$37 million for Transportation improvements are being discussed for Raleigh and may be on this year’s October ballot. Sidewalk improvements, station upgrades, and greenway projects are just a few on the long list here. Downtown Raleigh would see some improvements if this is passed.
The list of projects that may get funded are below, starting first with downtown related ones, and how much of the pie each one would get. ($ in millions)
- Preliminary engineering: Blount/Person corridor planning $0.25
- Moore Square facility improvements $3.50
- Rosengarten Greenway $0.50
- South/Lenoir two-way conversion $2.00
- City initiated new sidewalk $4.75
- Transit corridor improvements (shelters & benches) $0.750
- Tryon Road widening & realignment $1.8
- Resurfacing Program $10.05
- Petition projects $3.00
- Sidewalk repair reserve $4.00
- Streetscape: Hillsborough: Gardner to Rosemary $1.00
- Walnut Creek Greenway – New Hope Road to Neuse River $3.20
- Lumley/Westgate Road corridor (greenway & bike lane) $2.20
A public hearing about this referendum should be announced within the coming weeks.
We’ve discussed greenways coming through downtown before and the Rosengarten piece is a crucial connector from south of downtown into the warehouse district.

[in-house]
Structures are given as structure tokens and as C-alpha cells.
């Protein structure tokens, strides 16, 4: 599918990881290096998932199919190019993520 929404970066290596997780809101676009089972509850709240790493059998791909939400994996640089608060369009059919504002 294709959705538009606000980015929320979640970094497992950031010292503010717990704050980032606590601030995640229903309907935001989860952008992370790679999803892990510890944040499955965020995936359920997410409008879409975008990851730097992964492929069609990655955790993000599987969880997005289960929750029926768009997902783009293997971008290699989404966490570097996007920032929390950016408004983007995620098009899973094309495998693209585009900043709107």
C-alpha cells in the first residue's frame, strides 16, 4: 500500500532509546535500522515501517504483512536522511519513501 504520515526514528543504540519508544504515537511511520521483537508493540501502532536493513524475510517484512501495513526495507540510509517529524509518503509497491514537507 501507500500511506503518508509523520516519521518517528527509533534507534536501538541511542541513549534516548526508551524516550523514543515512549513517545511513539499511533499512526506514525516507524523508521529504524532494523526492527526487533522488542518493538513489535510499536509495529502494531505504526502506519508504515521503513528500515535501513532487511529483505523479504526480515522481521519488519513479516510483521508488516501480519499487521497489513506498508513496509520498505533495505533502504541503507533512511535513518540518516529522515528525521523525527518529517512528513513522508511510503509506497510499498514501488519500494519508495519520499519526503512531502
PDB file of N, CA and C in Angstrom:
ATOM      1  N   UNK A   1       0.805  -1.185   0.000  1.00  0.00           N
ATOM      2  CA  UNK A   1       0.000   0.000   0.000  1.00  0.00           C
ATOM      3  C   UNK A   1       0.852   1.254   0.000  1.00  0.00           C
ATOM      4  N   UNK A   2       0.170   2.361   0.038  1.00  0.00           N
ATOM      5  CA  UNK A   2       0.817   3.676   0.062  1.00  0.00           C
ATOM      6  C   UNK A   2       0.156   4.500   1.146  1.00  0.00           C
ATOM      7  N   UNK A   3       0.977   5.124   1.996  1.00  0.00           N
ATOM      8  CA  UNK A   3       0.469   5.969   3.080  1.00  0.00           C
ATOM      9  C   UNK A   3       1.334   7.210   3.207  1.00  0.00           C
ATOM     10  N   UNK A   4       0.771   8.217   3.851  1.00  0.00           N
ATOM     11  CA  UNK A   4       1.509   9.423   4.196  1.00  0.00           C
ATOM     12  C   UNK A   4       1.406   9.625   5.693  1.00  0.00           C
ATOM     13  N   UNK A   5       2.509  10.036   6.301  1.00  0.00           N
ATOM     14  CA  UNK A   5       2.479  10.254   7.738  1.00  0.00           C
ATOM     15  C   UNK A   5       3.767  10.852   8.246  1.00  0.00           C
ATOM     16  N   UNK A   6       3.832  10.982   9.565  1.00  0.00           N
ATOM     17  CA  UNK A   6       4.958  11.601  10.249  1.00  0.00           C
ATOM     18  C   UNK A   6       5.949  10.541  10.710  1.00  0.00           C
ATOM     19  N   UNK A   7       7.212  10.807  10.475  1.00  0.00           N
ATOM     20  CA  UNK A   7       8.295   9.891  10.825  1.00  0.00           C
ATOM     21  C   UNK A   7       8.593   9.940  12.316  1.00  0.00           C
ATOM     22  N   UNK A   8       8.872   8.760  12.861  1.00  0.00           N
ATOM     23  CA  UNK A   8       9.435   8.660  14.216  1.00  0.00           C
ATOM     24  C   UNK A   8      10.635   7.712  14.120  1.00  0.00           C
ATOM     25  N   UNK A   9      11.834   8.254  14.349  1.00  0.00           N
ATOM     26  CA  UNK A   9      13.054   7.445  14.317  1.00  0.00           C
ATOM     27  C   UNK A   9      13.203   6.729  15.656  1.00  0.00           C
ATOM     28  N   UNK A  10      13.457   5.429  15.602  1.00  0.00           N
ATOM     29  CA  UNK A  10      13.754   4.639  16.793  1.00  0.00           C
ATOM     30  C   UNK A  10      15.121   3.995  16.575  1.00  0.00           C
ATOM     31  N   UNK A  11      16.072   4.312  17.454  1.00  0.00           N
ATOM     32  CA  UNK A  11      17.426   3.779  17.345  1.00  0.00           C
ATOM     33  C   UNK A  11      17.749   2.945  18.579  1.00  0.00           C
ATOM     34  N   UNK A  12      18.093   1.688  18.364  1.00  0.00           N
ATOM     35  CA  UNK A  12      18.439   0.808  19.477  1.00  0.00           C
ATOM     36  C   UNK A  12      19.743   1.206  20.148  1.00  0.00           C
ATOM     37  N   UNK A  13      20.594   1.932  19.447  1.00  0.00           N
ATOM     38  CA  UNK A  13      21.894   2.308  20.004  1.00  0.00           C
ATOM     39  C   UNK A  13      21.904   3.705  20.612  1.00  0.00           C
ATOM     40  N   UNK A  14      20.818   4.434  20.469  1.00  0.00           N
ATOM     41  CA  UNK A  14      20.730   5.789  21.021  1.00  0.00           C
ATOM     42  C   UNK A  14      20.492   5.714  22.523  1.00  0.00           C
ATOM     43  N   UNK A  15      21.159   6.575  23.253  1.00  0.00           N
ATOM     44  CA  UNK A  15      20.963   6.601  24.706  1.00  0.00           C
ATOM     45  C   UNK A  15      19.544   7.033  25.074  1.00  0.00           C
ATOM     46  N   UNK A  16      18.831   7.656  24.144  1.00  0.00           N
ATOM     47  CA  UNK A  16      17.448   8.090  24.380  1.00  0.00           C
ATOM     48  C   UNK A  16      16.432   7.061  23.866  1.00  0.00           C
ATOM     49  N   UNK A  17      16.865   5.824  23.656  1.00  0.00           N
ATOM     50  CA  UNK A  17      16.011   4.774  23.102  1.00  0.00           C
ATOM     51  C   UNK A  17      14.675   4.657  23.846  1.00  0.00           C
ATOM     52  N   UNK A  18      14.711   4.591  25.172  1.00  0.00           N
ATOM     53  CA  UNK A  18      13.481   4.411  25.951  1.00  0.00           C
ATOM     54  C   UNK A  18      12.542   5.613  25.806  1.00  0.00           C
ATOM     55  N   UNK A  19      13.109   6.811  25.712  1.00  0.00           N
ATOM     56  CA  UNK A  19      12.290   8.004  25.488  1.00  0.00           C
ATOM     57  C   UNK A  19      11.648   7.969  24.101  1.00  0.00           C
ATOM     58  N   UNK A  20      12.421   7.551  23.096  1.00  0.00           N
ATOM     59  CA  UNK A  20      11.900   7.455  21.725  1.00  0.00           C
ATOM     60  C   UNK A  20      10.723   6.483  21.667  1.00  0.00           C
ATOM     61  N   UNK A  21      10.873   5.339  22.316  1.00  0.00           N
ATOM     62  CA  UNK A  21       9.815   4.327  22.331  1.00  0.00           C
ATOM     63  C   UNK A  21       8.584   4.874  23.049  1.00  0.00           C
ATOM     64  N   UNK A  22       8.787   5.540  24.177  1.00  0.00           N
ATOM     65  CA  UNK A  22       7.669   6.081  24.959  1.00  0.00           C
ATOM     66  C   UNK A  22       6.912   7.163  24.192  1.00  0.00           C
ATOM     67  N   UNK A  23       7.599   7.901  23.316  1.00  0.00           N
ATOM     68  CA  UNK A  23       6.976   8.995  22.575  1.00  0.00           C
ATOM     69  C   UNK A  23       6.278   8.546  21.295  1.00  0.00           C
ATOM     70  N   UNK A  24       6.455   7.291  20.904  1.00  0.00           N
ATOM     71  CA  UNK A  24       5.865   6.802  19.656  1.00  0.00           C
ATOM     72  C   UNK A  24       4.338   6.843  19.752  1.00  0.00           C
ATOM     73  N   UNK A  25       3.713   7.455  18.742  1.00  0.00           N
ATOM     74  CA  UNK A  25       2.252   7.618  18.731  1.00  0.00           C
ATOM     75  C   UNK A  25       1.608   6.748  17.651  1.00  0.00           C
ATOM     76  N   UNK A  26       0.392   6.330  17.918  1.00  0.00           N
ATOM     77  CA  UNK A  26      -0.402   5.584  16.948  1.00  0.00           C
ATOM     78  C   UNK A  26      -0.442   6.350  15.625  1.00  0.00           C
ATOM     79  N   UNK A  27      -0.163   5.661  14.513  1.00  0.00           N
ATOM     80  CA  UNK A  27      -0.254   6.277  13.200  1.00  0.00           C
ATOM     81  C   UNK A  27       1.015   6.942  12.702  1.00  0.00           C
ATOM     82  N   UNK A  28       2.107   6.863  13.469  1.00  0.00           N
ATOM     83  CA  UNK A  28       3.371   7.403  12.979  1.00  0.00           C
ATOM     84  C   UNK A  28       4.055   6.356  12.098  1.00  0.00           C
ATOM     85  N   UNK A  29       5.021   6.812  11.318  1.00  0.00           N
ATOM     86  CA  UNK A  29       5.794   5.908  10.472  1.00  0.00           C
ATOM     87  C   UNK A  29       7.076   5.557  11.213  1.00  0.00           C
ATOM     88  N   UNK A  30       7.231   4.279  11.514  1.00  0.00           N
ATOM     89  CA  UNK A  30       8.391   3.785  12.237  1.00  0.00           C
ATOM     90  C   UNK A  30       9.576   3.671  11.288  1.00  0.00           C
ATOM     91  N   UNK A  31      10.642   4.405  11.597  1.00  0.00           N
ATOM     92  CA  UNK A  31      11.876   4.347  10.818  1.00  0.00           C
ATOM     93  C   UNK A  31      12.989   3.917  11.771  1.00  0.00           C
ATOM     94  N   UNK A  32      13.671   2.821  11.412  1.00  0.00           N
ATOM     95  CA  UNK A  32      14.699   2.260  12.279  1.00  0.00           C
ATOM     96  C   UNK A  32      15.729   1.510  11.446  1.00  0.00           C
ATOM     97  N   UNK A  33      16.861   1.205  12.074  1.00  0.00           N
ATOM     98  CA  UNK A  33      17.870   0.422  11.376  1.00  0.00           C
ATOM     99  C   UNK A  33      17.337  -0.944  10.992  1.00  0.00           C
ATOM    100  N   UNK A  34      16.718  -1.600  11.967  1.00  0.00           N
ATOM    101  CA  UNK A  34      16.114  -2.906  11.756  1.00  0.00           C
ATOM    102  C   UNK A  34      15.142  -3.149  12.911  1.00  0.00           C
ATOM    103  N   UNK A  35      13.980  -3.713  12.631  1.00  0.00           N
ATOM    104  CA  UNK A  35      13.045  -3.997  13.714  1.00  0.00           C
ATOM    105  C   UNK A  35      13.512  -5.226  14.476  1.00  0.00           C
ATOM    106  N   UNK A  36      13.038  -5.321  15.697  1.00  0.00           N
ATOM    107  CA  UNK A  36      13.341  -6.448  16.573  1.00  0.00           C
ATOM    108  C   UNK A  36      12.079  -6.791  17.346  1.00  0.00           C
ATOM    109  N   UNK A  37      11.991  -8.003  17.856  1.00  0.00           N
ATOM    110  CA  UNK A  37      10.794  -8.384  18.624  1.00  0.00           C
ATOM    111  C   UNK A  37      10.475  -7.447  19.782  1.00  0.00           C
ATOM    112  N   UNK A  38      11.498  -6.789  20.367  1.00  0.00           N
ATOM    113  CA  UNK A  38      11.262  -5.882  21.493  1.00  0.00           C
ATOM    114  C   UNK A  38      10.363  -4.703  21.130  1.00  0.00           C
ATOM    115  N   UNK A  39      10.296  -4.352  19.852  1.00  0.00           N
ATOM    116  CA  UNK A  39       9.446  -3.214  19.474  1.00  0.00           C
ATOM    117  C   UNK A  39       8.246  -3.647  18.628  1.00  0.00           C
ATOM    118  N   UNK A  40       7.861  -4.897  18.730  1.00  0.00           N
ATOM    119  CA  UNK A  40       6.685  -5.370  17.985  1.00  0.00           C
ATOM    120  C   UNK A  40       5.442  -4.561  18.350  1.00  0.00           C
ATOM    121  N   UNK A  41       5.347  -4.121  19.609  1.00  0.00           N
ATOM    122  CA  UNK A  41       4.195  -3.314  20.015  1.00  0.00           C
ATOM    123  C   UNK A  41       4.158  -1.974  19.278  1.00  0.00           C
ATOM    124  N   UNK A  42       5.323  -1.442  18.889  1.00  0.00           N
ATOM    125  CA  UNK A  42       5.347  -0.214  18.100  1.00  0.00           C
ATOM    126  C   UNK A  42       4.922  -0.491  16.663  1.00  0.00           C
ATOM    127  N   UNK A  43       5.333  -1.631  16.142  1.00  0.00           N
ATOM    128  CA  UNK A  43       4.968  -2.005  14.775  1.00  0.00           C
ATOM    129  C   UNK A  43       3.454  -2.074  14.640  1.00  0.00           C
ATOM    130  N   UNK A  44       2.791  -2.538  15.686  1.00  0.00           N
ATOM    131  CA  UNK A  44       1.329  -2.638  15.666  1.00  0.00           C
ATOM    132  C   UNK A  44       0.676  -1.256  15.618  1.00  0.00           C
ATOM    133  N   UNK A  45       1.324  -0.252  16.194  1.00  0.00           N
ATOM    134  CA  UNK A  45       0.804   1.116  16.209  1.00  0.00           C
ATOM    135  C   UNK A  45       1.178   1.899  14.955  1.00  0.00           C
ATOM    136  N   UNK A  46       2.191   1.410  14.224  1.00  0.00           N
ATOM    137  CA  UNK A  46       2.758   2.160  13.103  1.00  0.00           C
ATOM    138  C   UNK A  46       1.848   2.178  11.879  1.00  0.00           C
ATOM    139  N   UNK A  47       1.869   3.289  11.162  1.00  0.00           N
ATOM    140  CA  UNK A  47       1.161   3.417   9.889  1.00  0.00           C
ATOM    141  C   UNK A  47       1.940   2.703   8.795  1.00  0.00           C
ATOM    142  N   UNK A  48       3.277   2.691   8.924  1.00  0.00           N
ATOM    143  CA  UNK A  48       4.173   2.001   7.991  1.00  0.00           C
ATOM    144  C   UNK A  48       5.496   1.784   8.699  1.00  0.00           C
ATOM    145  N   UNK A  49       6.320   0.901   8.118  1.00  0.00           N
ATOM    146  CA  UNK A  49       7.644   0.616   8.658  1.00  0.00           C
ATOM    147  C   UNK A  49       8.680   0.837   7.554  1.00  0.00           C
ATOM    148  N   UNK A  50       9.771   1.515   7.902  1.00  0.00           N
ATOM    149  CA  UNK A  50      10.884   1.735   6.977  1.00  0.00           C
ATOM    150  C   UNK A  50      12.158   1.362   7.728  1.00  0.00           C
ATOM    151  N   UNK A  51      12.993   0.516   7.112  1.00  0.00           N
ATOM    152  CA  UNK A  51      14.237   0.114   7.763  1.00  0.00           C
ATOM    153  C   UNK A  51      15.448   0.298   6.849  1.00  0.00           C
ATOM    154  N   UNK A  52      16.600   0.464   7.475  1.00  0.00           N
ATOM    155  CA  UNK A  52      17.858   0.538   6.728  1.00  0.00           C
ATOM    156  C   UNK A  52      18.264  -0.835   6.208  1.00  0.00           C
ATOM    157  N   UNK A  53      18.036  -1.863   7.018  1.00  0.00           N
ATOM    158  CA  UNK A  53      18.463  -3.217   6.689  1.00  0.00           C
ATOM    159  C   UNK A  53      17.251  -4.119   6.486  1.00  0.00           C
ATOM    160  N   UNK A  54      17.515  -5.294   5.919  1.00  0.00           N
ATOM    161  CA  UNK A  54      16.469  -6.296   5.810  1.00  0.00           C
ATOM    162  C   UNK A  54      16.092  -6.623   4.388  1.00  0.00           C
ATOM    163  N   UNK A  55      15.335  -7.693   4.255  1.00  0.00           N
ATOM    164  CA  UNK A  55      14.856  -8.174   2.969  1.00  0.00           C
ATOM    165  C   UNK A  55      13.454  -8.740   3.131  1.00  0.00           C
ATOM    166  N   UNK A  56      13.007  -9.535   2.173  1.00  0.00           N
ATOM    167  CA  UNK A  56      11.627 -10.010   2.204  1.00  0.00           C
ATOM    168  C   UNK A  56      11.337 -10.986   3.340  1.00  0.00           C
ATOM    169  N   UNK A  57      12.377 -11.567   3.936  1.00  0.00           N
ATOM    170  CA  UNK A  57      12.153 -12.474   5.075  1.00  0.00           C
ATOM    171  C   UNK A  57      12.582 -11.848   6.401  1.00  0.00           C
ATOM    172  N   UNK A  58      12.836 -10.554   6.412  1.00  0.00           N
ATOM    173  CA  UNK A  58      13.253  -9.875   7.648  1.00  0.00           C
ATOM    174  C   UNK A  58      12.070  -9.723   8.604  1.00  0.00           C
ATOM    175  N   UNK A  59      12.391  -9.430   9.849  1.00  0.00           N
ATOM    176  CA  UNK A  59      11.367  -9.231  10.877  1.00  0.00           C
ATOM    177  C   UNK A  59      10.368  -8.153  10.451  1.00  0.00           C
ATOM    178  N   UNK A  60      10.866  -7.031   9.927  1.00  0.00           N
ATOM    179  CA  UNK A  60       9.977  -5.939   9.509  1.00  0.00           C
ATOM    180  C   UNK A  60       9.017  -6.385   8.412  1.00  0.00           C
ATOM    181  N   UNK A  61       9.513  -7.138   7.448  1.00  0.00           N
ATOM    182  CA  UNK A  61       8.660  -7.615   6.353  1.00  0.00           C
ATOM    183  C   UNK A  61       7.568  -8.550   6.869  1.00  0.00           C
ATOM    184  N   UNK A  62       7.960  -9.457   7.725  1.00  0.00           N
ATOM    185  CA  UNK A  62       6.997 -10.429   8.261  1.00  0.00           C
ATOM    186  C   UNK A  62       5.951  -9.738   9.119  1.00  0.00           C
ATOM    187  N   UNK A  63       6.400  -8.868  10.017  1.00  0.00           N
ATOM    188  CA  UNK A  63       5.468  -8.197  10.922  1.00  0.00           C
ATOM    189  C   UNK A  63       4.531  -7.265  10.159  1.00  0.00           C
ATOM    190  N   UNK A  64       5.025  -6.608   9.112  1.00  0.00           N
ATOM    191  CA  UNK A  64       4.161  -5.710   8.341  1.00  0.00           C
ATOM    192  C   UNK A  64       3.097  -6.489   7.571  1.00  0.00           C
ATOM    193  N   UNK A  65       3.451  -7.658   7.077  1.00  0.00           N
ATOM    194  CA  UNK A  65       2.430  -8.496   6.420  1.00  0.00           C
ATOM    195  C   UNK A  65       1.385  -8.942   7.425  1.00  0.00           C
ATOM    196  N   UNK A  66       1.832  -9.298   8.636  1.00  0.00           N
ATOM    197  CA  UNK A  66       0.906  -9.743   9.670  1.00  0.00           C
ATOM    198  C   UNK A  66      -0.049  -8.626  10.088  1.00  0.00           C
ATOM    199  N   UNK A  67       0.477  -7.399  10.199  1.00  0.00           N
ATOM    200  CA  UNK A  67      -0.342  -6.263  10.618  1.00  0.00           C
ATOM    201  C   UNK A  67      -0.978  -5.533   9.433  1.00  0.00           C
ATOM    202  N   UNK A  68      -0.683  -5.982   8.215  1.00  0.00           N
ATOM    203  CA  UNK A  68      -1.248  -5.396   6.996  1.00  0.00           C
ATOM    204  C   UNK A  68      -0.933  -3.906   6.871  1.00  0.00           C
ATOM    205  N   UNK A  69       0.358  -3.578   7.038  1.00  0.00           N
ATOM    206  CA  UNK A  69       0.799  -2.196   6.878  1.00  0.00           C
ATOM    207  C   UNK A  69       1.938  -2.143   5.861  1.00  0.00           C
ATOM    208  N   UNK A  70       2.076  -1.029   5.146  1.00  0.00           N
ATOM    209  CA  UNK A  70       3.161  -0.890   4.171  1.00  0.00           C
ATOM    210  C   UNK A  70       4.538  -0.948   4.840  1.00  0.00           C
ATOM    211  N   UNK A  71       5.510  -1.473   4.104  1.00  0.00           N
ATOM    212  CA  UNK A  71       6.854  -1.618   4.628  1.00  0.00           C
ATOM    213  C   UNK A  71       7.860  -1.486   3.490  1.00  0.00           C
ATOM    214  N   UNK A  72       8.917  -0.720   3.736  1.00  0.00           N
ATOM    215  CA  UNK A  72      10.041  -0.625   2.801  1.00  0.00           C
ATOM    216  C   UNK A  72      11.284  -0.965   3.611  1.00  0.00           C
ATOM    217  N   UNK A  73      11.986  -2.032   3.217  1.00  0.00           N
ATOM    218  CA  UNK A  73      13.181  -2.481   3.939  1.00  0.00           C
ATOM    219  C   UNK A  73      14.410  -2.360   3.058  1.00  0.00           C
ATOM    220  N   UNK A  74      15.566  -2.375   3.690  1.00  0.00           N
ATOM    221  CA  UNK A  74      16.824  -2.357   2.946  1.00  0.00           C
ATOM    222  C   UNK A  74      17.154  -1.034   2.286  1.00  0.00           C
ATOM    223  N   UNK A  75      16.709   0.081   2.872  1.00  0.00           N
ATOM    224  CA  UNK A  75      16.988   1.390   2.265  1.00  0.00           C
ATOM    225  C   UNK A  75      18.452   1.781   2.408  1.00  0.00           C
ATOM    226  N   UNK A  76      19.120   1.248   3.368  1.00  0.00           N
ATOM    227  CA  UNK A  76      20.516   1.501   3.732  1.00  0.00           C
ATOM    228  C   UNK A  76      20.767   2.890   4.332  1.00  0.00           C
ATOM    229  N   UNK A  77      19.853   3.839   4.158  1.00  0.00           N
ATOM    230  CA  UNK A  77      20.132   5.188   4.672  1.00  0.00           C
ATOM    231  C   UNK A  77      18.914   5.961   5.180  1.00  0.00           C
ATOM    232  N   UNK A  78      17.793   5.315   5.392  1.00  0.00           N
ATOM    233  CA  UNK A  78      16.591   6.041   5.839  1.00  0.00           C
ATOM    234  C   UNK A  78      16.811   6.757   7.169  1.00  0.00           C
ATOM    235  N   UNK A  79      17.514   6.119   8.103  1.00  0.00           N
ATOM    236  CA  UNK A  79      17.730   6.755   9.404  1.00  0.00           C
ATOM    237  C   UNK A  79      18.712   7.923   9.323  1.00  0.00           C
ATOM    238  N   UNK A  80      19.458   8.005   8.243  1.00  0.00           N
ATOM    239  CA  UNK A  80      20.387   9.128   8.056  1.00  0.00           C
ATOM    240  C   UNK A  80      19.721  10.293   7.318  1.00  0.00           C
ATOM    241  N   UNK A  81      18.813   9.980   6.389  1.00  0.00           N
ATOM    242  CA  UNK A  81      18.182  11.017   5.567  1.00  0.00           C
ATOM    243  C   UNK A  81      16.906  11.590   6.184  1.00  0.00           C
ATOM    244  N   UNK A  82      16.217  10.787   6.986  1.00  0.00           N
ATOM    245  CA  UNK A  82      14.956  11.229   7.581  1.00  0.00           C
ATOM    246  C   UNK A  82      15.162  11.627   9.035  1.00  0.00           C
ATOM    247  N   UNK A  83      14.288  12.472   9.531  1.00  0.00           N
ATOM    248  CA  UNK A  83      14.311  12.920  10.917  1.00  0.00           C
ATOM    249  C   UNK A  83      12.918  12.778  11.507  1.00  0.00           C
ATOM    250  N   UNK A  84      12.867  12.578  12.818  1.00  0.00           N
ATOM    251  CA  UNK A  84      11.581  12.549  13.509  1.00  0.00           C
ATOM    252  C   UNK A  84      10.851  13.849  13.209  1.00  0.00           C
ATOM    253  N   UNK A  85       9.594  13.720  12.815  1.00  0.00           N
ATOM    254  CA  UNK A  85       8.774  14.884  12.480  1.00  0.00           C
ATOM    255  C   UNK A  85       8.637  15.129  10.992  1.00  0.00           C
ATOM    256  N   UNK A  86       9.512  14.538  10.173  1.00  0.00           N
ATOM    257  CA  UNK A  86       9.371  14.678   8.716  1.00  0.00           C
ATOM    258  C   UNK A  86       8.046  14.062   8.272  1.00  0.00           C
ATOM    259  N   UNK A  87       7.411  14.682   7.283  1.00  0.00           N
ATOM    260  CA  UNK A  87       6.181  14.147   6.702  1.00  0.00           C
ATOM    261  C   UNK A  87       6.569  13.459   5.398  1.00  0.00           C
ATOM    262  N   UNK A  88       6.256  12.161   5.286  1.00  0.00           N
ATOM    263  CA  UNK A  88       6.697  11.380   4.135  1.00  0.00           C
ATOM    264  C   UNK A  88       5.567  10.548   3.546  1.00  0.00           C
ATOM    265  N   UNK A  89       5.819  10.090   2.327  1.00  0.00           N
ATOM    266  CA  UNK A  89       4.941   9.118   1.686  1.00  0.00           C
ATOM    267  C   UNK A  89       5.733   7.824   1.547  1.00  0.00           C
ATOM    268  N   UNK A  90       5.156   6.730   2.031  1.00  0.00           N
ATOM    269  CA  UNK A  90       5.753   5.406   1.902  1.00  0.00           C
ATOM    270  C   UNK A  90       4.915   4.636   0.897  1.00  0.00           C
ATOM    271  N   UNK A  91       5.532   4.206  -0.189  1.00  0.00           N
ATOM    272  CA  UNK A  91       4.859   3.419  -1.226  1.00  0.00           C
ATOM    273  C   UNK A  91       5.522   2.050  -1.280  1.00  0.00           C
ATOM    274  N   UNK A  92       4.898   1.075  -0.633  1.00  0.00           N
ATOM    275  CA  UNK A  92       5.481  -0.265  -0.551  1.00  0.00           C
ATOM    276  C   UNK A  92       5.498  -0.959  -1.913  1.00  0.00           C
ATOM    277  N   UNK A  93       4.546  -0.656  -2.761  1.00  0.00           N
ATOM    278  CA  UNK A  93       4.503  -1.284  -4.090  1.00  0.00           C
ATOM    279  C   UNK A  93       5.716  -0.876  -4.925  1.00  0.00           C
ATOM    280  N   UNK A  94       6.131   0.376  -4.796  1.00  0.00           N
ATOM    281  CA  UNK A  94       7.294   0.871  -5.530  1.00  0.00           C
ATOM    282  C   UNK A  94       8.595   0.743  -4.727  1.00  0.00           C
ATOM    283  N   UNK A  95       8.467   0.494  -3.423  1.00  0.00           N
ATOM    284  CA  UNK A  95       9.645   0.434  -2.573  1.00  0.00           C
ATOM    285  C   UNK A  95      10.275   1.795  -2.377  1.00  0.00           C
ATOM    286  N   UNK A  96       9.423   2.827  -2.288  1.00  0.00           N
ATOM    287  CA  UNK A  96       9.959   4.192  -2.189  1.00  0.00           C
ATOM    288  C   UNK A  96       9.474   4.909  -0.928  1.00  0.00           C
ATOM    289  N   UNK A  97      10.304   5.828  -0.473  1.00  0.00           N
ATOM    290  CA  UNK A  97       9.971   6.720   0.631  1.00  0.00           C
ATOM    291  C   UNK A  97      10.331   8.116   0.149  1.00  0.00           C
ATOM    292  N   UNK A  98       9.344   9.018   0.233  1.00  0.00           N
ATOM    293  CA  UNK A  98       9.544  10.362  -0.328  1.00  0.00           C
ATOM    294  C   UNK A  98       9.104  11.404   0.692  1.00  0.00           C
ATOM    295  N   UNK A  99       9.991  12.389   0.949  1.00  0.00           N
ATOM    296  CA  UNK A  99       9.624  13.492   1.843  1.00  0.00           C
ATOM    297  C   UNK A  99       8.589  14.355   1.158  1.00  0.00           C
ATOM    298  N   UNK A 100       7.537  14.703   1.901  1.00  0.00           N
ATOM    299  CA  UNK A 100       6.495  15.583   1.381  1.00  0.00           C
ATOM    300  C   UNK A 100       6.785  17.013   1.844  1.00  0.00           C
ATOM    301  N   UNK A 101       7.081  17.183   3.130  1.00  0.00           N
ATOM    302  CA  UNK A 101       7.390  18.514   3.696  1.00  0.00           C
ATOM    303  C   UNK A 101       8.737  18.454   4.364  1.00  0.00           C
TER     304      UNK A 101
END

The Lenoir and South Street two-way conversion stretches the previous two-way conversion, completed in 2008, to the east and west out of downtown. For Lenoir Street:
- Two-way conversion from Wilmington Street to East Street. This makes Lenoir two-way from Boylan Heights to South Park.
- Sharrows from Dawson Street to East Street.
For South Street:
- Two-way conversion from South Saunders Street to Dawson Street.
- Two-way conversion from Wilmington Street to East Street. Both conversions make South two-way from Boylan Heights to South Park.
- Striped bicycle lanes along South Street from South Saunders Street to East Street.
The description of the work for the two streets also mentions, “modification of traffic signals, turn lane improvements, installation of new pedestrian head signals, crosswalks, and raised landscaped medians.” The western side of South Street is pretty wide so medians would be an easy fit.
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